There is a negative narrative around change because it puts one out of their comfort zone. Hasty generalizations are made. “These changes will only make things worse.” “It will only slow things down more.” “This is going to be too hard.” “What a hassle!” So on and so forth, these negative sentiments will bloom
when not nipped in the bud.

Coming in again from a neuroscience perspective, Ben also interestingly mentioned how the emotional part of the brain (amygdala) so often overpowers the rational part of the brain (PreFrontal Cortex). When unfamiliarity sets in, a trigger response is activated. Freeze, fight, or flight mode begins. By then, humans may unconsciously be overruling rational thinking and sabotaging what they fear — like change.

So, for example, if it’s digital transformation, employees are highly likely to unconsciously work against the initiatives through reluctance, indifference, unknowingly spreading negative vibes to peers, etc.

How do you combat this fear besides what I’ve mentioned in numbers 1-4? It is by leading with empathy.

Before executing the technicalities of your grand master plan, perhaps put more weight on the emotional components brought by change — such as a promising and exciting vision of what’s to come.

Likewise, another heavy feeling to nurse and observe in your employees is the fear of failure. A culture of innovation is often suppressed because management is so hell-bent on not making mistakes. The ironic truth is, though, sometimes, it is by doing something wrong that you get it right. Leading with empathy means allowing honest blunders and mishaps to transpire.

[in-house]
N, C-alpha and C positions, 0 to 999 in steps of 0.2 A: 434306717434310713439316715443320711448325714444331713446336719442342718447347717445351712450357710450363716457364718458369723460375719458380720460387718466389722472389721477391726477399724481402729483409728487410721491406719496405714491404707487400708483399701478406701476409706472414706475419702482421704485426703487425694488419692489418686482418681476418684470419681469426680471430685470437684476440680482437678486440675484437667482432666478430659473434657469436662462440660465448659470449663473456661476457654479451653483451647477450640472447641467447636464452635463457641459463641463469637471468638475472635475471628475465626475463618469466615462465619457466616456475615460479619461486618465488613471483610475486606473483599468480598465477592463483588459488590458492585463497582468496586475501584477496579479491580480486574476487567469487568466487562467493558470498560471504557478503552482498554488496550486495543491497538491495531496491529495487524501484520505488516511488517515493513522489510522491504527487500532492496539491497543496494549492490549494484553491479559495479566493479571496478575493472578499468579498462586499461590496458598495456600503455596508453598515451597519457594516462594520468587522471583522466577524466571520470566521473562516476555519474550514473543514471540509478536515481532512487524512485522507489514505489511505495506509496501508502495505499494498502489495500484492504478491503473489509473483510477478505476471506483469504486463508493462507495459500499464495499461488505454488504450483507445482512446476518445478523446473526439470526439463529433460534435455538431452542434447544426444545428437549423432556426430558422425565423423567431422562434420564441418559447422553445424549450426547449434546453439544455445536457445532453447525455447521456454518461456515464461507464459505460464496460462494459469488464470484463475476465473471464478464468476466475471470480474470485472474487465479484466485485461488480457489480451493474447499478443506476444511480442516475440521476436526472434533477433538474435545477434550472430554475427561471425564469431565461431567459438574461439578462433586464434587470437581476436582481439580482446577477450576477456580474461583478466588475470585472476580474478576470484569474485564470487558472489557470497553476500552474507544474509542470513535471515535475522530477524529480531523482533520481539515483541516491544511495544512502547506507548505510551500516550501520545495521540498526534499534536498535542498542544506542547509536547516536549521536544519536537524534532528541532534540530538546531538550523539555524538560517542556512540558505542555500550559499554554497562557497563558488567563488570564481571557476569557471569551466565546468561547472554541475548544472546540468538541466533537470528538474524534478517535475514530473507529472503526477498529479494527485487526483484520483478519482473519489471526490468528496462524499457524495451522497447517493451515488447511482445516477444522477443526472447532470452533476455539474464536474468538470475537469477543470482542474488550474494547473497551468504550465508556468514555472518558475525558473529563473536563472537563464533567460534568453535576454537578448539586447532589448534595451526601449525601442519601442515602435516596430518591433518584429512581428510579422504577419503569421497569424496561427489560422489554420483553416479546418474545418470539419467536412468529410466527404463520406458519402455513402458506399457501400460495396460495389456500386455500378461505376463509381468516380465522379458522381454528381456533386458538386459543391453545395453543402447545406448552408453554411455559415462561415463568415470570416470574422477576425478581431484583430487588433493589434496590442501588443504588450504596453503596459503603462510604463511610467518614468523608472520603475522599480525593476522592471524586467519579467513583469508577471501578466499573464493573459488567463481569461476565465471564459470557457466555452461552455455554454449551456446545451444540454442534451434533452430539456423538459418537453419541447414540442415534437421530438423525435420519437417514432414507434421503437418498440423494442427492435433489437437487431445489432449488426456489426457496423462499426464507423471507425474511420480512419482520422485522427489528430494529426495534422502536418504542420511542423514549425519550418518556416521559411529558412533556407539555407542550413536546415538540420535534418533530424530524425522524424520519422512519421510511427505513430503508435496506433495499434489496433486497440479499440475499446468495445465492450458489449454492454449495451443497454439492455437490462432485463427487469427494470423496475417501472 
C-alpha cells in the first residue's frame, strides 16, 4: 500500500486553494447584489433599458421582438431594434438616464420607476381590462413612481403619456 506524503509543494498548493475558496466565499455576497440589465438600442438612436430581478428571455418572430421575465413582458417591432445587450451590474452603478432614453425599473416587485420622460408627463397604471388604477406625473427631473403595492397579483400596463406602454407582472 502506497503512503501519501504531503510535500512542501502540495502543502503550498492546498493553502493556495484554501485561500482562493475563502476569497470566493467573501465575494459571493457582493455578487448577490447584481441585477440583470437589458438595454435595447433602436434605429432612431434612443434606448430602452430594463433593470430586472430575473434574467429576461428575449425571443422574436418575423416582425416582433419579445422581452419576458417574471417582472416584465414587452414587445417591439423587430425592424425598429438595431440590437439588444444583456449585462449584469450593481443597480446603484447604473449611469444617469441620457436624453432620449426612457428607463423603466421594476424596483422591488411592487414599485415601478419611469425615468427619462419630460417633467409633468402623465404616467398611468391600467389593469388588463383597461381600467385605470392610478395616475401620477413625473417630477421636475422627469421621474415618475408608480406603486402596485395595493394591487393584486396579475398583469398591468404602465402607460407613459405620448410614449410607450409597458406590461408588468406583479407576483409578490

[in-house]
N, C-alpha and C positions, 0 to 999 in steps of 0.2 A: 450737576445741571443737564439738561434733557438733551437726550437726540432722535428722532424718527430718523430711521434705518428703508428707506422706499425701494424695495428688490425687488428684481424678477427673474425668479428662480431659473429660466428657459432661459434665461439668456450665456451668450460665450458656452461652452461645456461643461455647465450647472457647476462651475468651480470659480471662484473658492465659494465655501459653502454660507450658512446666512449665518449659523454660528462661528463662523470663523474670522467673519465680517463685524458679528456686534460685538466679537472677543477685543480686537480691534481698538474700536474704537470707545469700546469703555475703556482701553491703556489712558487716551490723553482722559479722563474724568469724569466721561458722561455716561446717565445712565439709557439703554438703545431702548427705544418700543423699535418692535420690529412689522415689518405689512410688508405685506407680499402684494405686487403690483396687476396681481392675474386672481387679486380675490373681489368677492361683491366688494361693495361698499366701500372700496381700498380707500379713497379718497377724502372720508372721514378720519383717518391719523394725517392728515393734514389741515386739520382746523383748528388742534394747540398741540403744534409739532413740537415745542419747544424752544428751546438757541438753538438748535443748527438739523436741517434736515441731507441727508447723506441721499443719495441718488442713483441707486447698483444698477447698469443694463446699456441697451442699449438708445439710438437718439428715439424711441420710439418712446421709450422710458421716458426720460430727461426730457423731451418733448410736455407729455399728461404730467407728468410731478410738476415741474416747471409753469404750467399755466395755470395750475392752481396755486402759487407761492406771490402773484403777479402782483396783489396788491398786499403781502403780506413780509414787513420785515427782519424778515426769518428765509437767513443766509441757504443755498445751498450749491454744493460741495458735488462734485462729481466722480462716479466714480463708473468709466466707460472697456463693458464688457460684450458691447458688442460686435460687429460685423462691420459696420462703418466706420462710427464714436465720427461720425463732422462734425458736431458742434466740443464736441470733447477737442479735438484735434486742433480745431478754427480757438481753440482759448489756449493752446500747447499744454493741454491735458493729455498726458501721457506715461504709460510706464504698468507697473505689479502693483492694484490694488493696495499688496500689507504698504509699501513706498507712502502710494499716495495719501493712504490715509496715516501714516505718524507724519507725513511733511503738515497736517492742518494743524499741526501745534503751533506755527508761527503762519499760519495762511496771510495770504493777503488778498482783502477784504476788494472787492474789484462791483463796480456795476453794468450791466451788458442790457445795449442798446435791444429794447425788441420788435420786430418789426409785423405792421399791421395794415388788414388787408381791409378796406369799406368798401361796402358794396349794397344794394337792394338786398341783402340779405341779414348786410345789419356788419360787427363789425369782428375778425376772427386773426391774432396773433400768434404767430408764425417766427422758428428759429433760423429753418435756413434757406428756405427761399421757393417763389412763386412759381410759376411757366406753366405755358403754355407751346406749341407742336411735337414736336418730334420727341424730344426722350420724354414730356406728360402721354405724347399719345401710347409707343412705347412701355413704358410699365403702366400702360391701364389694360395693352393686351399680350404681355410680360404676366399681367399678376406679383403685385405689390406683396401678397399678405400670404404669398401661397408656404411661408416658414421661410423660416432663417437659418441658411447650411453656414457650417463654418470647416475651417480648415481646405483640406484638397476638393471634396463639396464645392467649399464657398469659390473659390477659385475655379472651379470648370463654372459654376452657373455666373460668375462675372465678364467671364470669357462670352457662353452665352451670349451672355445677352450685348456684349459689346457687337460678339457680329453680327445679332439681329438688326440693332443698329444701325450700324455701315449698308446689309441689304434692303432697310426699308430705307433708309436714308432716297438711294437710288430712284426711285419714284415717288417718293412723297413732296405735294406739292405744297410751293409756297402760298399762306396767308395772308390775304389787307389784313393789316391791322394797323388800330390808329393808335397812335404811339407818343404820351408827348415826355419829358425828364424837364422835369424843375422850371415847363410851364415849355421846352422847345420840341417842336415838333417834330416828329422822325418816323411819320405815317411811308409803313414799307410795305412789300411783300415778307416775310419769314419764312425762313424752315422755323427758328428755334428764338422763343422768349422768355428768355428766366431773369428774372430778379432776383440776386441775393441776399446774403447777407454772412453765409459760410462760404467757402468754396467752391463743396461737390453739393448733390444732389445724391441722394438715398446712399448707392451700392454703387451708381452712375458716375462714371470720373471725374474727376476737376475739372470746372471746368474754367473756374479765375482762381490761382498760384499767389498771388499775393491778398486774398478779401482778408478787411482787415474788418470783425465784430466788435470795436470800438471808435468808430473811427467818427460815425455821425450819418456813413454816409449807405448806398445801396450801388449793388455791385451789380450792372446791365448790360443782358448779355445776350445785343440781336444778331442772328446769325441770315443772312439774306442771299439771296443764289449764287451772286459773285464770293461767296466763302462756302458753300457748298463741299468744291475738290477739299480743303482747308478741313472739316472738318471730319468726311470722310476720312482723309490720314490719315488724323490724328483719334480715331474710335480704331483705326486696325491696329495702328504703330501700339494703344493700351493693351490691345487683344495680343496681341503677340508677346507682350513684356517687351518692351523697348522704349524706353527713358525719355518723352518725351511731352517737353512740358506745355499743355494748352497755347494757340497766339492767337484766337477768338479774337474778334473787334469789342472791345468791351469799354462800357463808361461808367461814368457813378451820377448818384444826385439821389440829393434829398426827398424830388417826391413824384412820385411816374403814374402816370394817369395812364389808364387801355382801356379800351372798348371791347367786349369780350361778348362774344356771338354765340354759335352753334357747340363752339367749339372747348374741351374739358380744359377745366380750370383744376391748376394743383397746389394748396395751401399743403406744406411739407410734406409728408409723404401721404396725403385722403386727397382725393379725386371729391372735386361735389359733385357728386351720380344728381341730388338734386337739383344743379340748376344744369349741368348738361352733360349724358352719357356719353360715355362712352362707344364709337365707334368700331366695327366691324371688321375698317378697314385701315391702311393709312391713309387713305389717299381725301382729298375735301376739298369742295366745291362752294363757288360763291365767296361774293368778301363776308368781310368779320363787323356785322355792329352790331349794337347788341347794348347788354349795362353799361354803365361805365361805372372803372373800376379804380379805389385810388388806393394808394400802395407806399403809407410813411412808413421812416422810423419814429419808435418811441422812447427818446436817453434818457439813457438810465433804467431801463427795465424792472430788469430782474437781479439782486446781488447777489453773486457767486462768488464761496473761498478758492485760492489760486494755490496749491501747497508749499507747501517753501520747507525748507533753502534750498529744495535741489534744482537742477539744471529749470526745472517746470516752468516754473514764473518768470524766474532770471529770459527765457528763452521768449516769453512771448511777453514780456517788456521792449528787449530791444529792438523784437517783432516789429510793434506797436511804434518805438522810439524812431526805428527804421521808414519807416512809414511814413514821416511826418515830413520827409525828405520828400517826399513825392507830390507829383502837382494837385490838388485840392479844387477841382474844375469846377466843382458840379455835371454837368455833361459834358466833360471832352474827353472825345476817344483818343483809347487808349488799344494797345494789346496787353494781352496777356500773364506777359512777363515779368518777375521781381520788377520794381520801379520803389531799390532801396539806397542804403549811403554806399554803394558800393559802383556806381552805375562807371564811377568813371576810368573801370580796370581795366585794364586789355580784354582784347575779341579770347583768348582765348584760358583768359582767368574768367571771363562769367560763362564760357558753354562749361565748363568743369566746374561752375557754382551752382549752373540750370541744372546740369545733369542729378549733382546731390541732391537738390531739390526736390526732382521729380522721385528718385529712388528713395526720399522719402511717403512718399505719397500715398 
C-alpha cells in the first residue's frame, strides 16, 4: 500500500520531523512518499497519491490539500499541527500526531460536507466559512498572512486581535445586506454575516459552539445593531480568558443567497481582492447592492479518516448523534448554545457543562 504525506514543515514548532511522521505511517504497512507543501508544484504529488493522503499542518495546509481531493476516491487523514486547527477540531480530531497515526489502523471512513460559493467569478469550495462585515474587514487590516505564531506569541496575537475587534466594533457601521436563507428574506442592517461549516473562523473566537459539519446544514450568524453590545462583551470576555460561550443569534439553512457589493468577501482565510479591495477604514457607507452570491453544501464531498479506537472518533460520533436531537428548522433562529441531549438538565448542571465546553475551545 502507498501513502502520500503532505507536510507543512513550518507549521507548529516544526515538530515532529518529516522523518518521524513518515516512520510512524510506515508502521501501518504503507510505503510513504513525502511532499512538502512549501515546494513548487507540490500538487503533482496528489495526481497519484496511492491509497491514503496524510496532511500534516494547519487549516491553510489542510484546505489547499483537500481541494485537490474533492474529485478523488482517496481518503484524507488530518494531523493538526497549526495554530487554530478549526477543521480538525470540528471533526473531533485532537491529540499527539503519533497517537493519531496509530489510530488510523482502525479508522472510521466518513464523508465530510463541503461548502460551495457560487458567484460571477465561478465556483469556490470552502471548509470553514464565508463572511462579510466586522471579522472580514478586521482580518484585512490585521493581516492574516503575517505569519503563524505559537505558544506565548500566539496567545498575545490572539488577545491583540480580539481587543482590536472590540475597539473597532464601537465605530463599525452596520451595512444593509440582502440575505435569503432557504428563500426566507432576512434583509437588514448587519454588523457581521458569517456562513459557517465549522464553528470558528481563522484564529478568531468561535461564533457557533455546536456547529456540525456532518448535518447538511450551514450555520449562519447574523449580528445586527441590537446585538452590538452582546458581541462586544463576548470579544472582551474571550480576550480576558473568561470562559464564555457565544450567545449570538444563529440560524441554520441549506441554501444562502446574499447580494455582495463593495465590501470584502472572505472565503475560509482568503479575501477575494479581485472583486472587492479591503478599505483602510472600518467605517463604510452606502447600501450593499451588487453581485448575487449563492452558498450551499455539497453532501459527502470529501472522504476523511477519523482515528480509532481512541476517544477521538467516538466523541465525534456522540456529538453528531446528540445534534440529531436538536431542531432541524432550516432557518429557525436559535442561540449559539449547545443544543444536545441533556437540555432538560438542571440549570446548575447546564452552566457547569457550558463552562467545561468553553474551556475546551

Interestingly, our current insights report shows that one of the strengths of Best Workplaces is that they recognize genuine mistakes as part of doing business — over 93% of the respondents chimed in with this and confirmed it to be true for their organization.

Without trust, there is no…

Our 30+ years of in-depth research at Great Place To Work consistently proves that all of the above is possible only with workplace trust. There is only effective communication, empathetic leadership, and credibility when trust is its anchor.

See how the cream of the crop achieved high-trust workplace cultures. Download the Philippines Best Workplaces Insights Report for 2023: Onward For All to learn from the greatest.

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To be eligible for the World’s Best Workplaces list, a company must apply and be named to a minimum of 5 national Best Workplaces lists within our current 58 countries, have 5,000 employees or more worldwide, and at least 40% of the company’s workforce (or 5,000 employees) must be based outside of the home country. Extra points are given based on the number of countries where a company surveys employees with the Great Place to Work Trust Index©, and the percentage of a company’s workforce represented by all Great Place to Work surveys globally. Candidates for the 2017 Worlds Best Workplaces list will have appeared on national workplaces lists published in September 2016 through August 2017.